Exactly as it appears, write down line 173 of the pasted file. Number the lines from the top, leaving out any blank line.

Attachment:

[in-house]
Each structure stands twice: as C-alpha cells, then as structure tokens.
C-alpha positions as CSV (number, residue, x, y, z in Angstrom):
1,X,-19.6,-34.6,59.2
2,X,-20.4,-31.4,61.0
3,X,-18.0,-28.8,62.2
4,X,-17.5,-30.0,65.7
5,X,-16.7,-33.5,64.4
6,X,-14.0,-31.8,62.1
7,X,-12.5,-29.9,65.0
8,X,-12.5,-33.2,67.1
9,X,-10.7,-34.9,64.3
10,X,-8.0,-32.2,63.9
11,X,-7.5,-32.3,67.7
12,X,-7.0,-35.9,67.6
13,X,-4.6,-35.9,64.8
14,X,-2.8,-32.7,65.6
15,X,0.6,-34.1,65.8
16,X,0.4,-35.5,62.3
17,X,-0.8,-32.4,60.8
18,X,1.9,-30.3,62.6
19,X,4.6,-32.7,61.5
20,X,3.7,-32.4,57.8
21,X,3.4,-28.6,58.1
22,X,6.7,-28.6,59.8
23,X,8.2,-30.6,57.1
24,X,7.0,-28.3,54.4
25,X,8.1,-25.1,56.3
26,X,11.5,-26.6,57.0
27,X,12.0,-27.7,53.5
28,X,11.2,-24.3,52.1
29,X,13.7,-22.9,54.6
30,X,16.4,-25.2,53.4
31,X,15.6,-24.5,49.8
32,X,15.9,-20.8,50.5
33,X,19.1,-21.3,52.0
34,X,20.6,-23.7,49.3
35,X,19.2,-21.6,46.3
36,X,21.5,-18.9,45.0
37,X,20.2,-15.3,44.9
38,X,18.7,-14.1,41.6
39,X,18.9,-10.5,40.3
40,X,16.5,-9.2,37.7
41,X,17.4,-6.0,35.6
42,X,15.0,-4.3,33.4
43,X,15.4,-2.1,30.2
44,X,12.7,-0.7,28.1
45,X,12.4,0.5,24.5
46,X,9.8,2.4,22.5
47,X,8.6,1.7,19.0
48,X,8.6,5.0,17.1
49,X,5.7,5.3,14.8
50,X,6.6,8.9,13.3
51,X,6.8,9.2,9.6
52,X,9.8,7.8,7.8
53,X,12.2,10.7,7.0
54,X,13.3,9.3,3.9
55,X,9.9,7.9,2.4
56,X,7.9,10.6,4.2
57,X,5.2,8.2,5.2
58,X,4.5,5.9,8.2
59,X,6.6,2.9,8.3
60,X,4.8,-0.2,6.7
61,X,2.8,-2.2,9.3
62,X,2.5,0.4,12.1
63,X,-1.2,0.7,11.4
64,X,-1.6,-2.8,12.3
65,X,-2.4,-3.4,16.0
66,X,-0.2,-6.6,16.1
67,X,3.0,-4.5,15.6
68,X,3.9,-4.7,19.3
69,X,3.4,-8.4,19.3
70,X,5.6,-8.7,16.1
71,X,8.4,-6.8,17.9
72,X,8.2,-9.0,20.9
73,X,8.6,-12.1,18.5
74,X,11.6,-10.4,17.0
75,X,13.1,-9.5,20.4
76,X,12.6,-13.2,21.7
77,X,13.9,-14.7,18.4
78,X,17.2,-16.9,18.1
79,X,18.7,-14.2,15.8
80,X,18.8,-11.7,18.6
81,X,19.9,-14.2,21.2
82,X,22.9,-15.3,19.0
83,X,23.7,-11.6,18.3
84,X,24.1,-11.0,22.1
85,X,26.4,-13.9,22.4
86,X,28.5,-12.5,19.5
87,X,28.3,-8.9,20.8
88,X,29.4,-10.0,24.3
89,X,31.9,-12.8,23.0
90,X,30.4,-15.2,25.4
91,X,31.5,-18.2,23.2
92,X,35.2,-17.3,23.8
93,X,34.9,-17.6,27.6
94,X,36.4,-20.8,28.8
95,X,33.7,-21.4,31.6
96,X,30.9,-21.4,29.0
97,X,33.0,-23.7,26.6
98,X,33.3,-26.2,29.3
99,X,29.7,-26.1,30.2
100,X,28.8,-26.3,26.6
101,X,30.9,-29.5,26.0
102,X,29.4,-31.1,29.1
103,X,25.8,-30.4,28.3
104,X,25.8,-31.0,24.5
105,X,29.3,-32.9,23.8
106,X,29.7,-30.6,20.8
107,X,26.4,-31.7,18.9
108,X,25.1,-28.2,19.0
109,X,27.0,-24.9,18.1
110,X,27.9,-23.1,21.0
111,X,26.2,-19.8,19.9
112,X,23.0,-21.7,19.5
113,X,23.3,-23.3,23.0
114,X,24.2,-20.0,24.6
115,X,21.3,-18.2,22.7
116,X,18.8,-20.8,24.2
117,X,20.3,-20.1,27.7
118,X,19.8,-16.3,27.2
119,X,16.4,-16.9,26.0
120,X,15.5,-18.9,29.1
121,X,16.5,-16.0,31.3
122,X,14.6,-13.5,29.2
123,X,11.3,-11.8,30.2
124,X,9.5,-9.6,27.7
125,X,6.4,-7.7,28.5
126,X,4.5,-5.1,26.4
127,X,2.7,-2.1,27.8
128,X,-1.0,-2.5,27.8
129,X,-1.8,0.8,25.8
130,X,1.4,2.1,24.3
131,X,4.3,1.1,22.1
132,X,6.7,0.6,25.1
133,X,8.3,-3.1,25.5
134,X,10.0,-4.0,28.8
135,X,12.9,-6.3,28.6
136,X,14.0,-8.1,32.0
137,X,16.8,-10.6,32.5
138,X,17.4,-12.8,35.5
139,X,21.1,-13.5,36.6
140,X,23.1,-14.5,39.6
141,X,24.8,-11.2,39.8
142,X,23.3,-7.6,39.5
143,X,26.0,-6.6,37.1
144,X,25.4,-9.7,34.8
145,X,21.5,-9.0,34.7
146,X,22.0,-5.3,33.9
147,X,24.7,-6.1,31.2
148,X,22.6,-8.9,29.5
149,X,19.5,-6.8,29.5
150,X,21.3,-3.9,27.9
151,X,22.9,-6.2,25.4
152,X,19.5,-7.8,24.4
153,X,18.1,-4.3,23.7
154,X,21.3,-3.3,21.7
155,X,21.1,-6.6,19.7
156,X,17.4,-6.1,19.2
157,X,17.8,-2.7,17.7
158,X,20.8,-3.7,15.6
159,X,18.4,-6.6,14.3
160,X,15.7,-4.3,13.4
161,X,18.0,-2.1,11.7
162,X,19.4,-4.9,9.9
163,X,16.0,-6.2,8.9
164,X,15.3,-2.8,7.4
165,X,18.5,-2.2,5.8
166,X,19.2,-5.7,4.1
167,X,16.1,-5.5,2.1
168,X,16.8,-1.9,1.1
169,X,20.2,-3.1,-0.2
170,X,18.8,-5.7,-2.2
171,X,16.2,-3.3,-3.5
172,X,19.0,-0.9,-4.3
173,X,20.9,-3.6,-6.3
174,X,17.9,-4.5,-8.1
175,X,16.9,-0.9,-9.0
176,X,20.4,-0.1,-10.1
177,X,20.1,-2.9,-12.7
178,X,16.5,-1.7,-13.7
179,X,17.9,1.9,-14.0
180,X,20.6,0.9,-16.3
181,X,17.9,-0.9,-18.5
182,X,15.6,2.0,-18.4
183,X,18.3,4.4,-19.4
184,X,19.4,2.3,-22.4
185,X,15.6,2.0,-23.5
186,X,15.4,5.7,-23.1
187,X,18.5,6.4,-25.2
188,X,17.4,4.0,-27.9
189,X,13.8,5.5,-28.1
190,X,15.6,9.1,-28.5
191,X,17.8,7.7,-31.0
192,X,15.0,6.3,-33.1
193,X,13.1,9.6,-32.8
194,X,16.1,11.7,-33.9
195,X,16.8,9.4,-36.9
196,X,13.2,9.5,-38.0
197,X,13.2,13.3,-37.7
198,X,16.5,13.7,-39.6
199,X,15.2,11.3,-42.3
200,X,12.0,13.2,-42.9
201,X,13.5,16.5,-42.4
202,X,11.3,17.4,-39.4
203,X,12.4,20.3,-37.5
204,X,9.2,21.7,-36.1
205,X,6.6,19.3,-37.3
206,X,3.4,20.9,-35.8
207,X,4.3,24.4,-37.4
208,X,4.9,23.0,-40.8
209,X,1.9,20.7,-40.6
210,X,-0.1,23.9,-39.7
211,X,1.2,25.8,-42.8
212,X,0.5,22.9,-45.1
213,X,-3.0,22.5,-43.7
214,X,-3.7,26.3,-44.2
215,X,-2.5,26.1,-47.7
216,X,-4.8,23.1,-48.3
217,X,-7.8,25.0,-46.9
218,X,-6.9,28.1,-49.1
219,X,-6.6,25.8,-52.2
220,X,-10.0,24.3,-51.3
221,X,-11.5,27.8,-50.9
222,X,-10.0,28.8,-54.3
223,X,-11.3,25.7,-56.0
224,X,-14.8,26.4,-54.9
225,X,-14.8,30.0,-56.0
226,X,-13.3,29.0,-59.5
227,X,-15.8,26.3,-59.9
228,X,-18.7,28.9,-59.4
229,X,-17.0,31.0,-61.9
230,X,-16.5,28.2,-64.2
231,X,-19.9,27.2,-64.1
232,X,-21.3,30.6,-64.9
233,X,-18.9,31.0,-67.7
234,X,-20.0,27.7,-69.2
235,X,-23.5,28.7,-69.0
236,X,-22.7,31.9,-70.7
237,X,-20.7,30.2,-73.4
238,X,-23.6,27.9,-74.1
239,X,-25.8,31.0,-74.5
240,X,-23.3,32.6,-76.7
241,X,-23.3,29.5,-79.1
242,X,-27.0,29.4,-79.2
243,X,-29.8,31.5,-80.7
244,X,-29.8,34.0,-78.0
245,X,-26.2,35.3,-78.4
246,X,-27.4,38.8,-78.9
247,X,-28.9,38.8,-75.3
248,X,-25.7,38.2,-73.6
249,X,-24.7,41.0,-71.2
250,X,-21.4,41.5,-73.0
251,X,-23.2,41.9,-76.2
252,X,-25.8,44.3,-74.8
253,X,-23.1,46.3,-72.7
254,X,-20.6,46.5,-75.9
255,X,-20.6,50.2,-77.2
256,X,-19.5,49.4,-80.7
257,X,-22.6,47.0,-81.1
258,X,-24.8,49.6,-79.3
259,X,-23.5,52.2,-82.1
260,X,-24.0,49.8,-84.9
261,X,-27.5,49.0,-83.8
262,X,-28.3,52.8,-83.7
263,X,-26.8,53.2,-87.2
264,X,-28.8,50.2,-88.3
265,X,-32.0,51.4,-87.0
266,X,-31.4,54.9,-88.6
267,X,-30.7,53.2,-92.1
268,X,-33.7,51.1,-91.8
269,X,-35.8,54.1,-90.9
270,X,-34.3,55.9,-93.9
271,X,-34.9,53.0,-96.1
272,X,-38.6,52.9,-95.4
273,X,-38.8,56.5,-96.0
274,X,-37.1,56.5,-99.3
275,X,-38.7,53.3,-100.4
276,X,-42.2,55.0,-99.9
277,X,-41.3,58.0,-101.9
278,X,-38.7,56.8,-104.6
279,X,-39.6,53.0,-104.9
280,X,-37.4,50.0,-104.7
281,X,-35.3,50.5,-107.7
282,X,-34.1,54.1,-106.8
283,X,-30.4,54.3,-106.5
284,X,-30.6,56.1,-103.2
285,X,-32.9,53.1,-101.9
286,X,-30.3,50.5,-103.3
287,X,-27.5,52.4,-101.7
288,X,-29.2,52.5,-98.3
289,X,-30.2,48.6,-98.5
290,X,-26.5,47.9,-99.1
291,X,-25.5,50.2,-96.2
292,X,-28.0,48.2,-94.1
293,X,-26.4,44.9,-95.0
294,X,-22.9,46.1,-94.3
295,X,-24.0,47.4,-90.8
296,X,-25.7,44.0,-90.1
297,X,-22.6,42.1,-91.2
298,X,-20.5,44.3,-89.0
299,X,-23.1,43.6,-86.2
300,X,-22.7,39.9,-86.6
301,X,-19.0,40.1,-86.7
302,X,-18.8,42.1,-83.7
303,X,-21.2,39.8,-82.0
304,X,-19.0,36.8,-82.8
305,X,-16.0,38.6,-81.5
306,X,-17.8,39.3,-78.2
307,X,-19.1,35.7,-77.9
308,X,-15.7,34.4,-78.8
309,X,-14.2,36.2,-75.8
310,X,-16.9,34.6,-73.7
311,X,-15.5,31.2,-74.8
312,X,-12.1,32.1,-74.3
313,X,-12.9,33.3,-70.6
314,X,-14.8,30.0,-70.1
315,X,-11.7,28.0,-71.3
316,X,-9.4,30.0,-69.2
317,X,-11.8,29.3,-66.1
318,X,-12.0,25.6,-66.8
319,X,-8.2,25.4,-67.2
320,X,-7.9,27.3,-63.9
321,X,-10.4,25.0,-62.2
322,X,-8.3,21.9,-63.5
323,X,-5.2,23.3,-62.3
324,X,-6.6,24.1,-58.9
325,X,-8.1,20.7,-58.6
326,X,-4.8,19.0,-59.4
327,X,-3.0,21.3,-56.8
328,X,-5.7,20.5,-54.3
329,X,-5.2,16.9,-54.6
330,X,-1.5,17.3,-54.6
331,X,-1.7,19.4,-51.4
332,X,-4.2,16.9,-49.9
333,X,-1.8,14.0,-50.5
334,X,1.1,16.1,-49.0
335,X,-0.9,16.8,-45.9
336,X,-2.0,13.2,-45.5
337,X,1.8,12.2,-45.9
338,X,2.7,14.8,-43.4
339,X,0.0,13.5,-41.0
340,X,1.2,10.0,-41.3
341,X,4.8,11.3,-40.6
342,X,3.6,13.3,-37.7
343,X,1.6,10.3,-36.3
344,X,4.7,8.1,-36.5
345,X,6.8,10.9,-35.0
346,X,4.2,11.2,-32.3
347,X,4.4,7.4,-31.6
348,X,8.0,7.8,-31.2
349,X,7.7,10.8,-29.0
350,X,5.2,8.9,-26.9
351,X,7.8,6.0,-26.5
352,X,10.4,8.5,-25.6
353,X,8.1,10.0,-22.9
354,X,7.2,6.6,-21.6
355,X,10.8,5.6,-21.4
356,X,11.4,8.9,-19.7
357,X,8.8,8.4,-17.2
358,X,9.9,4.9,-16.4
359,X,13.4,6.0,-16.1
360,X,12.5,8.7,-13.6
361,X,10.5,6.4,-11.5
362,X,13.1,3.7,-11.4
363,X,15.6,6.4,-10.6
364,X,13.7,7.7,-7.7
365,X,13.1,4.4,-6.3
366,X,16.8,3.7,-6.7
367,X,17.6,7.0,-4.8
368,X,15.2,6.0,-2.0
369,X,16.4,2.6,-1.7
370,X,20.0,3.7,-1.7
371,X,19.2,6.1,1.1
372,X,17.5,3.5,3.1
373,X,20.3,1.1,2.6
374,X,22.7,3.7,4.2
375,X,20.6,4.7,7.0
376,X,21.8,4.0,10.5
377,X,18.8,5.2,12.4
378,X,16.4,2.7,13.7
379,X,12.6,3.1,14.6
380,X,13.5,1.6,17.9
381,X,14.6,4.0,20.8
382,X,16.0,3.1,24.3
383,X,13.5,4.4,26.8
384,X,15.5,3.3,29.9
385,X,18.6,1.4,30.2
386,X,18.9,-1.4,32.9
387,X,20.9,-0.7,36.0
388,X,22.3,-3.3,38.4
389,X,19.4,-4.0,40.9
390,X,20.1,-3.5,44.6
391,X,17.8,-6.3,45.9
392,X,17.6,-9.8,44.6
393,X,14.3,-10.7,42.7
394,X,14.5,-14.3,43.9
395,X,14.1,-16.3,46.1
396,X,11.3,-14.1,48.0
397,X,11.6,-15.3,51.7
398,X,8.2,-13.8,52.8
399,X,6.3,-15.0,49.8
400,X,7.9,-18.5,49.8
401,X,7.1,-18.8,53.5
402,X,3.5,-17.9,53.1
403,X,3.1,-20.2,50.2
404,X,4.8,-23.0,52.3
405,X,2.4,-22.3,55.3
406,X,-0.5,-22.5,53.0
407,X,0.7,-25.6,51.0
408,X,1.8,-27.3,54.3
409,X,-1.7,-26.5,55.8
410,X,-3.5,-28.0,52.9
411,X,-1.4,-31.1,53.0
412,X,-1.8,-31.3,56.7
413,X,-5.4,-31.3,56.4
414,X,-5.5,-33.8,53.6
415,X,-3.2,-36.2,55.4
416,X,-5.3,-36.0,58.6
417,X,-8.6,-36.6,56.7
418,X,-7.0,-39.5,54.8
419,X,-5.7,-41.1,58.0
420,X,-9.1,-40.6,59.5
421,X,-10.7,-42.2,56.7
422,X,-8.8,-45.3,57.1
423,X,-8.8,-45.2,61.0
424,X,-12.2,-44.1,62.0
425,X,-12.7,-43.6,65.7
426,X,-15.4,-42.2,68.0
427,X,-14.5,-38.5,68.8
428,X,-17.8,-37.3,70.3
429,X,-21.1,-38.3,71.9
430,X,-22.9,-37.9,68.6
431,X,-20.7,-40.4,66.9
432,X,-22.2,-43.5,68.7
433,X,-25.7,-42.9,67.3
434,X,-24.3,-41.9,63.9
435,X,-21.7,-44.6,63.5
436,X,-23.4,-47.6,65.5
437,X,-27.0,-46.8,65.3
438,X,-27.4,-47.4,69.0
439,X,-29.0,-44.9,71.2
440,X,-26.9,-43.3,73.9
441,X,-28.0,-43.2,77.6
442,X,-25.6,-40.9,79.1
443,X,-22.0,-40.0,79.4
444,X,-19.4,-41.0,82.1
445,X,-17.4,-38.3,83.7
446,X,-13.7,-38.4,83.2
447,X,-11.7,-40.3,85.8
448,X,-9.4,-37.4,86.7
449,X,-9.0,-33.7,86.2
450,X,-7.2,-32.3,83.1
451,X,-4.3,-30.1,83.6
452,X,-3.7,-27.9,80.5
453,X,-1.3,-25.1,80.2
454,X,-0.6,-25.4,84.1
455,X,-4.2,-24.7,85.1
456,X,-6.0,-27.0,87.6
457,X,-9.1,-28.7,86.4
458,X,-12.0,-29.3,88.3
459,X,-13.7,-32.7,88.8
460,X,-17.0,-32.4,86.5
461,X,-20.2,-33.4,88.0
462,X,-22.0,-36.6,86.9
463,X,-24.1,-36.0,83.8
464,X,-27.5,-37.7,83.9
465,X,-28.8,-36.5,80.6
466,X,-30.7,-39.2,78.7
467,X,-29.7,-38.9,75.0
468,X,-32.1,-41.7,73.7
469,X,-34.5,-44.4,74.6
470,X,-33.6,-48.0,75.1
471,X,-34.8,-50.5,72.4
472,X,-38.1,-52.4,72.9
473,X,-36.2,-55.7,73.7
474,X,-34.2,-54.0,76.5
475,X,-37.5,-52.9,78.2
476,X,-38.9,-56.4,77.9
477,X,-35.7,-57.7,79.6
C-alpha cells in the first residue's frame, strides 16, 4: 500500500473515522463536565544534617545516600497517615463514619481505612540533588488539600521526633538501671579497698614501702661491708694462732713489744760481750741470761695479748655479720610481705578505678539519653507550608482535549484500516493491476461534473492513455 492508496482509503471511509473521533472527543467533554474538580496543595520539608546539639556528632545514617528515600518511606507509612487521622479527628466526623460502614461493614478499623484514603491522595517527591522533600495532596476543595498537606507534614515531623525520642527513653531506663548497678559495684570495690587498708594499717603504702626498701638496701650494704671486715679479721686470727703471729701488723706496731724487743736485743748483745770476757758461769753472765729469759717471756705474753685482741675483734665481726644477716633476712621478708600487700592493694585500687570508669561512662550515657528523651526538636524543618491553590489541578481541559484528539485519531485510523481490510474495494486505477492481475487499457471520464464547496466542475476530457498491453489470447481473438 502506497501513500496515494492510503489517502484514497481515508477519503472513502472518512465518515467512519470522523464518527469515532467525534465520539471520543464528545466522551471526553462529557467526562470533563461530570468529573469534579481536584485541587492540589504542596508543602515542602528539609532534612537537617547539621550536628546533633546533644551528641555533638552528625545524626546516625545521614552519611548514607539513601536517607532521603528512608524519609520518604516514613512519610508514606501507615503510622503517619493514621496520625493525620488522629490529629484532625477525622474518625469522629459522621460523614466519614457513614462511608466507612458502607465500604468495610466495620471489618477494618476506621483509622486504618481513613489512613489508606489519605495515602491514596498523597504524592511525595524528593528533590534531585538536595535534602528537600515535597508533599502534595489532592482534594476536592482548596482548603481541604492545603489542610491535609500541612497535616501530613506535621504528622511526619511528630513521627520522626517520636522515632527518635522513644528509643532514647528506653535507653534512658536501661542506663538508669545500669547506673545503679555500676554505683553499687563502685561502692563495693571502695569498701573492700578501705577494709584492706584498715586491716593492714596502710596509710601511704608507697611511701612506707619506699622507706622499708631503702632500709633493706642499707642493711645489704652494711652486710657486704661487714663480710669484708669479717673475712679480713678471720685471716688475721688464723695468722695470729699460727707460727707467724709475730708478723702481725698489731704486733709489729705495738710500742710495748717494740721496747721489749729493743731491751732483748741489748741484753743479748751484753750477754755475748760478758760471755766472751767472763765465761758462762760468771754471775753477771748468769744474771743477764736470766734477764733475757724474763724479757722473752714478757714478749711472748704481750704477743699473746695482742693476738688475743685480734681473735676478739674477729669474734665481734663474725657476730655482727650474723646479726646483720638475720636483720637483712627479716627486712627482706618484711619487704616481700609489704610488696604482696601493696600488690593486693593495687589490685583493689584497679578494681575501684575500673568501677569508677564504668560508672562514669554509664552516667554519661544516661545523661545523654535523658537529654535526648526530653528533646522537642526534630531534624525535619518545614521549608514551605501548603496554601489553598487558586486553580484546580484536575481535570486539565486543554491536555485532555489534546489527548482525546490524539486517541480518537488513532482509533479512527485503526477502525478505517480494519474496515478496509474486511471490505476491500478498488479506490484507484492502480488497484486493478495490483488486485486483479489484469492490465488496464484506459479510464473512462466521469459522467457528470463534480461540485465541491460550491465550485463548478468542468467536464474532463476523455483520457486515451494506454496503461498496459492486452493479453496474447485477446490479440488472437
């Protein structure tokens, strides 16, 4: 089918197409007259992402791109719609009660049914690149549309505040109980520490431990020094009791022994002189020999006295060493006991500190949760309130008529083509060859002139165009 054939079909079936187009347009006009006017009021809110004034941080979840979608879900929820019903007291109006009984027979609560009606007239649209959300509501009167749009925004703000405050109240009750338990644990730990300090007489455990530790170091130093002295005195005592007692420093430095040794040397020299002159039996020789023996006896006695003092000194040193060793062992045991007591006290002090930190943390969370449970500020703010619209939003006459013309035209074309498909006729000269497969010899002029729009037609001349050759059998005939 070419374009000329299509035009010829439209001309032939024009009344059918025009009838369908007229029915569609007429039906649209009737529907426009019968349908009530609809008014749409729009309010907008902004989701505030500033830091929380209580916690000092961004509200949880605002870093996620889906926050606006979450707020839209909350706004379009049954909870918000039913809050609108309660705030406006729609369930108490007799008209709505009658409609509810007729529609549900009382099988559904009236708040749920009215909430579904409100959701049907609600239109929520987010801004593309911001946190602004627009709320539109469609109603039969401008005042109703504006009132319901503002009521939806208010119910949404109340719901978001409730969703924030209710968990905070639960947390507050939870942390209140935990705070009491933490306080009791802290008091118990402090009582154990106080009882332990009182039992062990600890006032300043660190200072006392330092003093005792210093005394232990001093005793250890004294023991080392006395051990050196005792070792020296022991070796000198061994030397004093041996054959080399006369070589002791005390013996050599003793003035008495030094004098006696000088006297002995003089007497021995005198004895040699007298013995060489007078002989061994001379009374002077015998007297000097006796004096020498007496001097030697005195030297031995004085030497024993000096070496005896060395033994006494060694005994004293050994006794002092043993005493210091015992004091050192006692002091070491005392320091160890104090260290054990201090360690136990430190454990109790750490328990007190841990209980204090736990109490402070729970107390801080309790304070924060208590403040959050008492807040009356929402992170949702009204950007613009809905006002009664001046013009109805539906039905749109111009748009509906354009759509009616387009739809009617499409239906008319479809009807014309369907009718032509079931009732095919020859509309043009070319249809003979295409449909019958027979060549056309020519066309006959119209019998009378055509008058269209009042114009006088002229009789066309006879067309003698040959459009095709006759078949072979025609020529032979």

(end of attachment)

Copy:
170,X,18.8,-5.7,-2.2